This book takes a unique approach to explaining permutation statistics by integrating permutation statistical methods with a wide range of classical statistical methods and associated R programs. It opens by comparing and contrasting two models of statistical inference: the classical population model espoused by J. Neyman and E.S. Pearson and the permutation model first introduced by R.A. Fisher and E.J.G. Pitman. Numerous comparisons of permutation and classical statistical methods are presented, supplemented with a variety of R scripts for ease of computation. The text follows the general outline of an introductory textbook in statistics with chapters on central tendency and variability, one-sample tests, two-sample tests, matched-pairs tests, completely-randomized analysis of variance, randomized-blocks analysis of variance, simple linear regression and correlation, and the analysis of goodness of fit and contingency.Unlike classical statistical methods, permutation statistical methods do not rely on theoretical distributions, avoid the usual assumptions of normality and homogeneity, depend only on the observed data, and do not require random sampling. The methods are relatively new in that it took modern computing power to make them available to those working in mainstream research.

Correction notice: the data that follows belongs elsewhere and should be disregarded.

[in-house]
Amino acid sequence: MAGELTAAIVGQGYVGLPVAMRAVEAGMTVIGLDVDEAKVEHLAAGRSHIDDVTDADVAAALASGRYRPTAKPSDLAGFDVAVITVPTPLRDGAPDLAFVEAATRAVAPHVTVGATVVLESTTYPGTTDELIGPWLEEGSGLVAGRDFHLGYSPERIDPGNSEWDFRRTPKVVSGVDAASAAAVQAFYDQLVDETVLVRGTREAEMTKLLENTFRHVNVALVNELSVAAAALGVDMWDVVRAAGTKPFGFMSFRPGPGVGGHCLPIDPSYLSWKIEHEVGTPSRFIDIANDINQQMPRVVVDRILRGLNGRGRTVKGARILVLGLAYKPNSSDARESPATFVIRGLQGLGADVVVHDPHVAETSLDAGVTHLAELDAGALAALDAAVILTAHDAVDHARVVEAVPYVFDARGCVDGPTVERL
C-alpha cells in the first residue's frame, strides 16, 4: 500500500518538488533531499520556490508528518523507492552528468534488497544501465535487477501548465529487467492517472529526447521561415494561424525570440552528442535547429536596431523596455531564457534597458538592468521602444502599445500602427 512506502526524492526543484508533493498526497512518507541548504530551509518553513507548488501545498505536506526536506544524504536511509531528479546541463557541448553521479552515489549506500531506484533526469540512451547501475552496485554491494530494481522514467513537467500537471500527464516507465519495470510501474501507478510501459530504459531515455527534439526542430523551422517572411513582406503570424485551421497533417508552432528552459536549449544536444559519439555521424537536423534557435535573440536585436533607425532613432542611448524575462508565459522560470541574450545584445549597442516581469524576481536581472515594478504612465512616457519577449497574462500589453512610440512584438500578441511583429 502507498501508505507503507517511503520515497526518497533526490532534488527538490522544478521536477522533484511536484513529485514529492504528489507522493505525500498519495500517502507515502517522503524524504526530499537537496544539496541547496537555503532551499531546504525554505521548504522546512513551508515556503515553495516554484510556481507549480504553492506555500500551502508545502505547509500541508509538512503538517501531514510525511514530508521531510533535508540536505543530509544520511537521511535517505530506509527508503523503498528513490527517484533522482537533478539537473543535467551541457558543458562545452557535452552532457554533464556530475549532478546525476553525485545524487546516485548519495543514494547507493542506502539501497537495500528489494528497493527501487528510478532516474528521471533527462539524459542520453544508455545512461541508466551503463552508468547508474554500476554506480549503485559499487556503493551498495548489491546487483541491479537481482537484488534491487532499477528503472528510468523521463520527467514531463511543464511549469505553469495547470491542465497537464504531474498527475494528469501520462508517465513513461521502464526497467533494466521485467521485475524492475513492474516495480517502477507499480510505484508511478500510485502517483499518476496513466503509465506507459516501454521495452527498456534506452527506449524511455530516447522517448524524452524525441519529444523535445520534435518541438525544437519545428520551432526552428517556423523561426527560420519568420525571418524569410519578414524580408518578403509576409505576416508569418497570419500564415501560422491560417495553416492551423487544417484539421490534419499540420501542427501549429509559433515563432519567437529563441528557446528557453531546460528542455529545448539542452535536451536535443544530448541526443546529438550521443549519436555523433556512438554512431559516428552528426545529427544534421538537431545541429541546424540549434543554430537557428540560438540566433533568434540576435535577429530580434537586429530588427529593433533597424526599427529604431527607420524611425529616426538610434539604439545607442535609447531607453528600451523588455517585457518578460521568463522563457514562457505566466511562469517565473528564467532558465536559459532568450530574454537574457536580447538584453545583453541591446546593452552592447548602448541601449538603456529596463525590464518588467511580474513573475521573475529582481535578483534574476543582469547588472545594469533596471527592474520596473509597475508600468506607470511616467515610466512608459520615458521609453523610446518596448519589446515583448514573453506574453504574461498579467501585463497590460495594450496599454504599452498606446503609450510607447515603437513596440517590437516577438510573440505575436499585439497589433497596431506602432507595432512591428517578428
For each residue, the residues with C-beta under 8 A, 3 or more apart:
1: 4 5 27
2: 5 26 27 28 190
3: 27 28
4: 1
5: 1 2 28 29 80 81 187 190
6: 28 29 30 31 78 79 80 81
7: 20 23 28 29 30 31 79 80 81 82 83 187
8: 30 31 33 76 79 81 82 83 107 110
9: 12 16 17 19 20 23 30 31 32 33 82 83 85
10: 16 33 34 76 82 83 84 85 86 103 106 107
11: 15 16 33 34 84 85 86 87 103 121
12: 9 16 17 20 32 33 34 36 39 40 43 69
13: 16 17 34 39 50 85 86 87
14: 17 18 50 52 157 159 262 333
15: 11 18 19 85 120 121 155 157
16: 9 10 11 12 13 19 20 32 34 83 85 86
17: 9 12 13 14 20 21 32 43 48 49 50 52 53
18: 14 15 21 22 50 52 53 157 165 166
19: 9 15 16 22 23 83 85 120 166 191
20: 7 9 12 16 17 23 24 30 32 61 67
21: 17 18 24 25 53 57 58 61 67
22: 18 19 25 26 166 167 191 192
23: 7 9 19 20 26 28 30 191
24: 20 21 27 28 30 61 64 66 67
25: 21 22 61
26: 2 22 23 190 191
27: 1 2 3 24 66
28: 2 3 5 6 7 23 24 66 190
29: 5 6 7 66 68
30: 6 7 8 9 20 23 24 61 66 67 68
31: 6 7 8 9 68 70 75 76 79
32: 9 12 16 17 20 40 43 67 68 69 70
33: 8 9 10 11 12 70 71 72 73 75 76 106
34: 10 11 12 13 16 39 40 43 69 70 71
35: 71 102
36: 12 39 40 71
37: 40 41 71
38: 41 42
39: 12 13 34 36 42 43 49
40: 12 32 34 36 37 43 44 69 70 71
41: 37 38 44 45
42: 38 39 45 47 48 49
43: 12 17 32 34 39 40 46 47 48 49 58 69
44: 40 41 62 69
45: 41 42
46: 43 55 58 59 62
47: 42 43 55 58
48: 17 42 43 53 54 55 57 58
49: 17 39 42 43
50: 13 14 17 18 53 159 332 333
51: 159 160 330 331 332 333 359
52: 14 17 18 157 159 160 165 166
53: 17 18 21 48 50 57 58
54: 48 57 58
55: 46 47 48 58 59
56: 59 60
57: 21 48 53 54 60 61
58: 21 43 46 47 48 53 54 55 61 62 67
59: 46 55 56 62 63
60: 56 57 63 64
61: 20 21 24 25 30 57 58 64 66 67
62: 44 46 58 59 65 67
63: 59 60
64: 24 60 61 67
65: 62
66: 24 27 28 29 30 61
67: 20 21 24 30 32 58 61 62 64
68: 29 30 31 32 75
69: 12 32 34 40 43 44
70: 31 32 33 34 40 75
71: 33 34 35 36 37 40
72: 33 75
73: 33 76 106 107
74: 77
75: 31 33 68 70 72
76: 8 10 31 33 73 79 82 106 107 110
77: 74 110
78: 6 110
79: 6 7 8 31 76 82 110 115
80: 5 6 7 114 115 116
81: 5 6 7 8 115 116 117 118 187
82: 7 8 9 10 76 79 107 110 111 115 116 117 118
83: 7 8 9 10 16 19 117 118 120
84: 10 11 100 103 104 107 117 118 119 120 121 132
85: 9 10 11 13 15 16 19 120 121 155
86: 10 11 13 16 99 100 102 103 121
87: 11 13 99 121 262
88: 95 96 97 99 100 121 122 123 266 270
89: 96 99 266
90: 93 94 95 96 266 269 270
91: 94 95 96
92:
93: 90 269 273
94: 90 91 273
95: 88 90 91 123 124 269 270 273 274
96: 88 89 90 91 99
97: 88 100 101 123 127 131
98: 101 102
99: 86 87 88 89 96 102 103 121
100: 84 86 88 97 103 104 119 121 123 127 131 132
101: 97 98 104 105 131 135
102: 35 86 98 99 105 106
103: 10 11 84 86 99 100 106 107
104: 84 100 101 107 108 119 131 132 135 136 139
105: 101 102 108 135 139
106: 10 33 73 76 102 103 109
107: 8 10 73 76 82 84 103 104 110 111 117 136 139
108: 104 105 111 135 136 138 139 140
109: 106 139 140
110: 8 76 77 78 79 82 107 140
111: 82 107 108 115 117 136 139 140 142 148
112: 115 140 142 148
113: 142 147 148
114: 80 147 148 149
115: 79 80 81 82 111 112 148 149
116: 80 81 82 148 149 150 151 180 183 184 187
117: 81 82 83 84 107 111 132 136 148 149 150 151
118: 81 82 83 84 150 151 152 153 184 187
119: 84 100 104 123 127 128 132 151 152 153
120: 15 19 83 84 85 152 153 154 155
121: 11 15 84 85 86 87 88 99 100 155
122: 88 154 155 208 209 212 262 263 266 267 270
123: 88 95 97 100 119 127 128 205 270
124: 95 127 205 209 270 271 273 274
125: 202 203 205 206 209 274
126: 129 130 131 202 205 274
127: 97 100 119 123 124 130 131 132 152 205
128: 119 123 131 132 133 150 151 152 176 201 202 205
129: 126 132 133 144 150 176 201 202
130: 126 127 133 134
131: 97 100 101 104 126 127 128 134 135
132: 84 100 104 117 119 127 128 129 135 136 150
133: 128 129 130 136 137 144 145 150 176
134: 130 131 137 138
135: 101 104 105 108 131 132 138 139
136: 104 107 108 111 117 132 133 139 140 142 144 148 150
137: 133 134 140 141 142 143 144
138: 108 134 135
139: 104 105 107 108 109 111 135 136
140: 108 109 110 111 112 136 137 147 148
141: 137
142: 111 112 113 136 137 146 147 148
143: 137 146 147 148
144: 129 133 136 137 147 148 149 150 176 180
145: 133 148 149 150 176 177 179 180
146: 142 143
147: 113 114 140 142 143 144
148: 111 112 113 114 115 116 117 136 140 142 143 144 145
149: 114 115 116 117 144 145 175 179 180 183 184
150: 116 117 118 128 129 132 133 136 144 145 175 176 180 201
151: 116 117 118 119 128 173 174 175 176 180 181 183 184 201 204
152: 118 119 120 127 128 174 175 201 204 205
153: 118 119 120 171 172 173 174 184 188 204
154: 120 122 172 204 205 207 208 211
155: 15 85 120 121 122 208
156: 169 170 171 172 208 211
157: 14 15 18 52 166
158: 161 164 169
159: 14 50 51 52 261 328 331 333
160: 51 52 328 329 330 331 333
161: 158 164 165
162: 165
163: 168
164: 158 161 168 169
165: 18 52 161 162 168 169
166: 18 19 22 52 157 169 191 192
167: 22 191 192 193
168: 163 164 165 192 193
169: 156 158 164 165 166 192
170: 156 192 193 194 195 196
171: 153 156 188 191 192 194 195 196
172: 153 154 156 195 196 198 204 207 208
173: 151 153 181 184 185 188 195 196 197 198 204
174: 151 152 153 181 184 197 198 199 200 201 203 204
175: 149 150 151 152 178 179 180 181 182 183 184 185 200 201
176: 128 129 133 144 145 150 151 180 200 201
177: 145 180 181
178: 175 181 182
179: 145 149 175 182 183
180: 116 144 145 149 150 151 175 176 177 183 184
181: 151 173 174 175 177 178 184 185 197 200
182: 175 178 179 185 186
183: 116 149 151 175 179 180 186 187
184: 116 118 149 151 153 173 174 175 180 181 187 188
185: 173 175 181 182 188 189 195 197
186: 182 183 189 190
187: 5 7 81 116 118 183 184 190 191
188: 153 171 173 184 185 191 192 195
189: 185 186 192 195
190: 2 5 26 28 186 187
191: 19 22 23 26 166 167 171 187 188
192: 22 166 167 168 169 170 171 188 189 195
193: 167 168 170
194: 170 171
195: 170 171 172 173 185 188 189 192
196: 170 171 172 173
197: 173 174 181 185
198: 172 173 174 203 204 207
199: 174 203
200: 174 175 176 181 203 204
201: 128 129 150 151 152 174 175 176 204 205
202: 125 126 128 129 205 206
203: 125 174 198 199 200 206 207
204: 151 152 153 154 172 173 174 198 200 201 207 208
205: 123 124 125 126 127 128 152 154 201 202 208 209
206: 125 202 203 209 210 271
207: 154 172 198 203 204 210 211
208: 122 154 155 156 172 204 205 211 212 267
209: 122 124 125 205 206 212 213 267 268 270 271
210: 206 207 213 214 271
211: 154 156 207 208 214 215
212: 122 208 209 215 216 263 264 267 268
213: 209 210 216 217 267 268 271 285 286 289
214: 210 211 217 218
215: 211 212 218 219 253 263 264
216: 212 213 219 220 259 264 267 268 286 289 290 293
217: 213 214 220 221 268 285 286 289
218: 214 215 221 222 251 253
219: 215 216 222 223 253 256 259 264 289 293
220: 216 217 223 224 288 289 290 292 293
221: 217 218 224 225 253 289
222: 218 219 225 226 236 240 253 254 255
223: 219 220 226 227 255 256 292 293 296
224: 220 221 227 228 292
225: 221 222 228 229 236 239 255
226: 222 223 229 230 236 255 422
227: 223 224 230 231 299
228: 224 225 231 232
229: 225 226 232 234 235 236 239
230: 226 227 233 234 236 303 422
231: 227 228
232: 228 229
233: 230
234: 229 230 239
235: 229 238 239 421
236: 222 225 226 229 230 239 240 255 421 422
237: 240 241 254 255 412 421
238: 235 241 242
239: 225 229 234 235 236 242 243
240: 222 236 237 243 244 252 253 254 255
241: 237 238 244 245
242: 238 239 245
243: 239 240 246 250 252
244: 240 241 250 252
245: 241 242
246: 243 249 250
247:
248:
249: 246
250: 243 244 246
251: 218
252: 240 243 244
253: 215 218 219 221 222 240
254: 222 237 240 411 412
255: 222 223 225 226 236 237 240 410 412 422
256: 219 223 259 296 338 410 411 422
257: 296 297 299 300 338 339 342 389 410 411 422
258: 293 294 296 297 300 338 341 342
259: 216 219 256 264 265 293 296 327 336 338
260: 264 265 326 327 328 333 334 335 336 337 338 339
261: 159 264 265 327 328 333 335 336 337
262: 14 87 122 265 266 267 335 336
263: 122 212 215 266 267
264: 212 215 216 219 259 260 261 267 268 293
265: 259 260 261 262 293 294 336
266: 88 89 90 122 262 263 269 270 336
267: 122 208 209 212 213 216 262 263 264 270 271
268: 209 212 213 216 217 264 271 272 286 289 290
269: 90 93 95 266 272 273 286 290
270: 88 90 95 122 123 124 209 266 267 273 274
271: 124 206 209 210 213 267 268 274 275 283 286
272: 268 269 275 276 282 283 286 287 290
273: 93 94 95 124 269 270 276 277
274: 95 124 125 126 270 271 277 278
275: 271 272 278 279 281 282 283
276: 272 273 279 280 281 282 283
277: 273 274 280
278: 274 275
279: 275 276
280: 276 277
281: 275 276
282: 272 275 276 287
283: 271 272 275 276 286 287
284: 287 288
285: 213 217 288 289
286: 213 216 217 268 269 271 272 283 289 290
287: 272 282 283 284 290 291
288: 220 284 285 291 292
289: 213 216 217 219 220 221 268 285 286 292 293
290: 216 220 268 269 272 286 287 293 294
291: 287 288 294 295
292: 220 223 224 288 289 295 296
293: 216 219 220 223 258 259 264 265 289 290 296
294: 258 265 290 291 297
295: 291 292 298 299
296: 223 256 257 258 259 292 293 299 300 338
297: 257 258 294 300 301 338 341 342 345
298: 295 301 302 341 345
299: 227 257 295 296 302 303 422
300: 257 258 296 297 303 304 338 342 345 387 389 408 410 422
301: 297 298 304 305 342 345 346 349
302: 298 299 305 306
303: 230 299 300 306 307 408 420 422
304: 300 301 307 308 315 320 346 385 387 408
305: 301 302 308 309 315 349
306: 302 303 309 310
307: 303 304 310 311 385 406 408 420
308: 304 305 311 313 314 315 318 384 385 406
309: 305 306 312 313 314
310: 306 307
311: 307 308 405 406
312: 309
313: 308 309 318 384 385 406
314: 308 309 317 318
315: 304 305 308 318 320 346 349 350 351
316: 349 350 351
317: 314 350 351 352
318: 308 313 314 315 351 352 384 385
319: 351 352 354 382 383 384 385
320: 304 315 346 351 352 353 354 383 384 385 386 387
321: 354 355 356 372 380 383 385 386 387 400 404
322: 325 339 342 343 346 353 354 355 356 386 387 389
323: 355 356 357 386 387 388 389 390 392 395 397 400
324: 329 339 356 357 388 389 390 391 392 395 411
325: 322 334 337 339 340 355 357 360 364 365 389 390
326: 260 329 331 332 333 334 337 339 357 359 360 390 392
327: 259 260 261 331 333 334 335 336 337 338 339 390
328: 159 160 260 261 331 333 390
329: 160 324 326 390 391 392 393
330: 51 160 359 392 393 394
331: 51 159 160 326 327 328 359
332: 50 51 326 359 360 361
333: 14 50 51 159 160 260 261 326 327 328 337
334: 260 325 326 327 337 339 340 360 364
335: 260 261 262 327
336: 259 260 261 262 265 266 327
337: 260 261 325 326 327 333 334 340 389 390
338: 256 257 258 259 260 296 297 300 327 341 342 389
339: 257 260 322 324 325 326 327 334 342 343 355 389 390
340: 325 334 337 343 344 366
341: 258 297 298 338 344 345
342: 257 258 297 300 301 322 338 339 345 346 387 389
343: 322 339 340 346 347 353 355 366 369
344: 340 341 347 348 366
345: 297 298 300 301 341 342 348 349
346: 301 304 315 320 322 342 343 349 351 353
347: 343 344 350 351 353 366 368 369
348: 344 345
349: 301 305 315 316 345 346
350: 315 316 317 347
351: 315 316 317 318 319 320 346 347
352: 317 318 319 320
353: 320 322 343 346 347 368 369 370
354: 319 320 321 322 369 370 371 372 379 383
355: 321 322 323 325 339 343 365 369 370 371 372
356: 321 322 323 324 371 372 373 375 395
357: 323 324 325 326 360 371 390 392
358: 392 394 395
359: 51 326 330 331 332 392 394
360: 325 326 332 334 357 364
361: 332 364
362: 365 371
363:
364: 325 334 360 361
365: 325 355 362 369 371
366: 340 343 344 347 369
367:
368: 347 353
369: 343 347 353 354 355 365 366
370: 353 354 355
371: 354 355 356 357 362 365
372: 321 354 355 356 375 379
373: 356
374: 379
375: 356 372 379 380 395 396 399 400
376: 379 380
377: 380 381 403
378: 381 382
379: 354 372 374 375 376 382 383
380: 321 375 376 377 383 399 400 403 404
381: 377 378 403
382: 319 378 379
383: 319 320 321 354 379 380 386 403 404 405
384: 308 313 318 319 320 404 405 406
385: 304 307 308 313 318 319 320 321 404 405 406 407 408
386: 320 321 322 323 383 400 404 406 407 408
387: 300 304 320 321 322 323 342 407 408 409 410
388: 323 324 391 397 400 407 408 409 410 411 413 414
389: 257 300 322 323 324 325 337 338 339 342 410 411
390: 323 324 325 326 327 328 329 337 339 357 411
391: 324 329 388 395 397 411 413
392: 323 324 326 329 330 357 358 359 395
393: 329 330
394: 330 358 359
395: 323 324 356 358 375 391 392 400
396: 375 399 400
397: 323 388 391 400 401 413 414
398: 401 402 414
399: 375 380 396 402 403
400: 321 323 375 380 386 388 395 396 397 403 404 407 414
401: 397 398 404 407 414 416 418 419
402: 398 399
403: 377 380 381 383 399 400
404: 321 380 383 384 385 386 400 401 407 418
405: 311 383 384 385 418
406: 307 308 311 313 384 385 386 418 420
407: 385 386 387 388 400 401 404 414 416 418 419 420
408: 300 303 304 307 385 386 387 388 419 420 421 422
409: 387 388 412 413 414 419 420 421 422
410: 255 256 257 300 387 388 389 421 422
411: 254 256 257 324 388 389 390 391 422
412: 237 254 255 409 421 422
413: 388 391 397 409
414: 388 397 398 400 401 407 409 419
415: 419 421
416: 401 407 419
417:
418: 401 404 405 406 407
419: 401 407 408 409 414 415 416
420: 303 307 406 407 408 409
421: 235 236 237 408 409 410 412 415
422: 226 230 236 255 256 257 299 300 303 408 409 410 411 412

Designed for an audience with a limited statistical background, the book can easily serve as a textbook for undergraduate or graduate courses in statistics, psychology, economics, political science or biology. No statistical training beyond a first course in statistics is required, but some knowledge of, or some interest in, the R programming language is assumed.
Gives an overview of statistical permutation methods
Provides associated scripts in the R programming language
Presents comparisons of permutation and classical statistical methods
Kenneth L. Kvamme earned his Ph.D. in Anthropology at the University of California, Santa Barbara and is Professor in the Department of Anthropology and Director of the Archeo-Imagining Laboratory at the University of Arkansas, Fayetteville, Arkansas, USA. His research interests include archeological computer applications, GIS, lithic technology, remote sensing, geophysical prospecting, and spatial analysis methods.
Janis E. Johnston earned her Ph.D. in Sociology at Colorado State University and is a Senior Technical Advisor for the U.S. Government in Alexandria, Virginia, USA and a Faculty Affiliate in the Department of Sociology at Colorado State University, Fort Collins, Colorado, USA.
Paul W. Mielke, Jr. earned his Ph.D. in Biostatistics at the University of Minnesota and was Emeritus Professor of Statistics at Colorado State University, Fort Collins, Colorado, USA, and Fellow of the American Statistical Association. His research interests were in multivariate statistics and permutation statistical methods. Paul Mielke passed away on 20 April 2019.